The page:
“This is called My Site,” De Las Heras said, gesturing to one of the large monitors overhead. “It has a very social feel to it. It looks a lot like Facebook.”
My Site is basically a one-stop shop for managing all of your documents, contacts, links and content and making the information accessible and shareable with others on the server.
“This is all internal though, so corporations can monitor it,” De Las Heras said.
Users can also search within the organization to see what projects their party has worked on and with whom they have collaborated to make sure they are a good match for whatever they need done.
Other software, such as Microsoft Office 365 and Microsoft SharePoint make it easy for a user to stay socially connected with others in their company and still be productive, whether they are working in the office or elsewhere.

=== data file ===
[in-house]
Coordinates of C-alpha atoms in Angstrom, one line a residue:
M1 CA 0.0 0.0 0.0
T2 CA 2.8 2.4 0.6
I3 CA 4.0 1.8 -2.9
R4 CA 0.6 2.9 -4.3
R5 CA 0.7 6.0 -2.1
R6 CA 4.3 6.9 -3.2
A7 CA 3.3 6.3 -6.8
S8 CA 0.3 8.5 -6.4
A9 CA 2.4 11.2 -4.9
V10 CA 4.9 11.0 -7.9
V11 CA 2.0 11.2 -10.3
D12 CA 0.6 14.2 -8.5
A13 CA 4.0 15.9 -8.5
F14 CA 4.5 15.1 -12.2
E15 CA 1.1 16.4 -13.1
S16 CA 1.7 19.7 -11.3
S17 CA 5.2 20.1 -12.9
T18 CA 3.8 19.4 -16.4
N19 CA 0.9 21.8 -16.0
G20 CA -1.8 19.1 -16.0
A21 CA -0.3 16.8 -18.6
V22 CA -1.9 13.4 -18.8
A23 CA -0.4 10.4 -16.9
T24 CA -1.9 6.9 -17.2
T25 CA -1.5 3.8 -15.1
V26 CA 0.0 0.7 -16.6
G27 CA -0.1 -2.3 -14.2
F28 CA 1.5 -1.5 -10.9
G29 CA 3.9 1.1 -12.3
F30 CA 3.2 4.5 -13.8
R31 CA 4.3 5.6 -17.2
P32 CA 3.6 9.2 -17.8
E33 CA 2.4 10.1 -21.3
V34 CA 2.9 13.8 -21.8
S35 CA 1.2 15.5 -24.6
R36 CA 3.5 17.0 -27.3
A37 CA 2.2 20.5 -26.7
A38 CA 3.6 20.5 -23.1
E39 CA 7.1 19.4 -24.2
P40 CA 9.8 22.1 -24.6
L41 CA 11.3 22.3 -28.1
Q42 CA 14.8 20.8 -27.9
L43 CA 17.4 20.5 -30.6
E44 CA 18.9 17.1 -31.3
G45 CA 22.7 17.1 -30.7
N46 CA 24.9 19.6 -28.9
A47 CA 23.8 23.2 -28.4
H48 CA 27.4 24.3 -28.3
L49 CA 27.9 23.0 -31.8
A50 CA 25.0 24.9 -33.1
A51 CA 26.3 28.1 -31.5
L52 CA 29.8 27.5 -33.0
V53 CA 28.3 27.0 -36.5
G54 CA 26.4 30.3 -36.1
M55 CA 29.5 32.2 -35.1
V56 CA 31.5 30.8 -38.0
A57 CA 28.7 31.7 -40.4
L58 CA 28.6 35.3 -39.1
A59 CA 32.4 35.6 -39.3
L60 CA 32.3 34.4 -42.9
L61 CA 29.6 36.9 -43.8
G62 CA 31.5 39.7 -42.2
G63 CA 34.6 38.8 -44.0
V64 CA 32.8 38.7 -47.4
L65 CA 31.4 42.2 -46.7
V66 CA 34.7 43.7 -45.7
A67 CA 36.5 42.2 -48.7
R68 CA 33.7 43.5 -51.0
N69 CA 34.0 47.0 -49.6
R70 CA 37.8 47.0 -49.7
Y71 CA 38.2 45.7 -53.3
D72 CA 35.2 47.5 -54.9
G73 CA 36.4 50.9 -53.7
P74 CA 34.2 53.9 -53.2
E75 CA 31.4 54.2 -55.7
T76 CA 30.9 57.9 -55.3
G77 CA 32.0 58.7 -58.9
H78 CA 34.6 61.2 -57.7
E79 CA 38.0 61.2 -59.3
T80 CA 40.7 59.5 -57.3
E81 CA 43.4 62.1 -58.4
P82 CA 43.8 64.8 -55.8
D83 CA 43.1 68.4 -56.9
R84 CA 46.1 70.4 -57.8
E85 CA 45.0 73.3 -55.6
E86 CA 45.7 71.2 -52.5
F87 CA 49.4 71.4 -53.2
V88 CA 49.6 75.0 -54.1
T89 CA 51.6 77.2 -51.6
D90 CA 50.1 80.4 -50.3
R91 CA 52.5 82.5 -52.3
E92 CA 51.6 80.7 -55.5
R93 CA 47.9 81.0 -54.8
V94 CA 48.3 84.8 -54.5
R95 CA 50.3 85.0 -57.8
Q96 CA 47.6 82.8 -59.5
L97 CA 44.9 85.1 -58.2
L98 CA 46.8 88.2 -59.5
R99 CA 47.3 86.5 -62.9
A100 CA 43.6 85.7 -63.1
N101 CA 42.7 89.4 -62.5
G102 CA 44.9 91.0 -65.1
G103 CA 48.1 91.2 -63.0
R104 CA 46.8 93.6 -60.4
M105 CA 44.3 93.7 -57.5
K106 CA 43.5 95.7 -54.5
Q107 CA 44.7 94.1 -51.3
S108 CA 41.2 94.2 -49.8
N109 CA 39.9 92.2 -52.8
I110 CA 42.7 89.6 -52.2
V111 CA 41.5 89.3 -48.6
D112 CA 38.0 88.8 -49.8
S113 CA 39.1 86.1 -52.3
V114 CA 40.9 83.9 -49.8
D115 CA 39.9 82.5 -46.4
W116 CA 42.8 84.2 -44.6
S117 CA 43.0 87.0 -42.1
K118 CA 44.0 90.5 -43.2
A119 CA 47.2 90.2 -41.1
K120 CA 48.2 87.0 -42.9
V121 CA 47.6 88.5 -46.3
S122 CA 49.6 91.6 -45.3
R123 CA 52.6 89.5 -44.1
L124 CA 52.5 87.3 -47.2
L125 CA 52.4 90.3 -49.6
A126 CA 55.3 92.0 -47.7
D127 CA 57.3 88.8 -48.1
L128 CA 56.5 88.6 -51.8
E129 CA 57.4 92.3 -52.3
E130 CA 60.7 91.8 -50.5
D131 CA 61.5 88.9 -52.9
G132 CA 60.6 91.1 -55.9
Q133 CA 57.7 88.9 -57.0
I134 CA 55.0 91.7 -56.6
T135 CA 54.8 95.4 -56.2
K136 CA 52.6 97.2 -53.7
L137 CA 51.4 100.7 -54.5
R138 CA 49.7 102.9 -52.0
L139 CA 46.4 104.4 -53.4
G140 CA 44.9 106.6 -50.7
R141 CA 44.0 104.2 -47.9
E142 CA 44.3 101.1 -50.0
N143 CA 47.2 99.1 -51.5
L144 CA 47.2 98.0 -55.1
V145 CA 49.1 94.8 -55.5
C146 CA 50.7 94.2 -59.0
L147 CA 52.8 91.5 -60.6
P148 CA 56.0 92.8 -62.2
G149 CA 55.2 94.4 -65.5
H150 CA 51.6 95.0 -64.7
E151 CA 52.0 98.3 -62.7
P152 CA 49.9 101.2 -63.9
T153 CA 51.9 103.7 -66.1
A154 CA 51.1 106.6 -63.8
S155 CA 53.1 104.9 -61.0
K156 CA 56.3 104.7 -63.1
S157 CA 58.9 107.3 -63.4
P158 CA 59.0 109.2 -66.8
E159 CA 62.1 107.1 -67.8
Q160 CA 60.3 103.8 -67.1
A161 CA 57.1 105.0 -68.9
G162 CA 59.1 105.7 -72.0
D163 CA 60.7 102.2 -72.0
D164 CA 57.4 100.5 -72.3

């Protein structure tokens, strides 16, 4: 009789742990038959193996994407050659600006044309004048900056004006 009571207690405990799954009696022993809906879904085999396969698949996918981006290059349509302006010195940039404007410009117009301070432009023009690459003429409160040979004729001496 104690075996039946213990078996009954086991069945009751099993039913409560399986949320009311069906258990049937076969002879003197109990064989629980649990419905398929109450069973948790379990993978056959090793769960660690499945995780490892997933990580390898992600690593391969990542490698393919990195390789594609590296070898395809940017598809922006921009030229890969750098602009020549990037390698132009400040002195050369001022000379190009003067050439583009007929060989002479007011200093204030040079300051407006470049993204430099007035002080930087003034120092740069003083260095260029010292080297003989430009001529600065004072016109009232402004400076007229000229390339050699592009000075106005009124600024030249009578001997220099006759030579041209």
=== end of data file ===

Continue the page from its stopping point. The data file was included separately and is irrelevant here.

De Las Heras referred to this as the “water cooler” interaction, referring to the social interactions that often occur between employees around an office watering hole.
“Just because I am remote doesn’t mean I don’t get that day to day interaction,” he explained. “I can get a lot of that right from this internet page.”
The demonstration continued with Kuhns and De Las Heras demonstrating how they could query a search for a person, invite them into a meeting and conduct that meeting via video, telephone or instant message all within mere clicks, and without having to input phone numbers or passwords and pin numbers.
Teleworking is no longer a perk, Kuhns said. Employees generally want to be working from home about eight days a month, but, according to that survey, they are only working from home about three.
“There is certainly room for improvement in that area,” Kuhns said.
For more information on the Working Without Walls survey, or to schedule a demonstration, visit Microsoft’s homepage.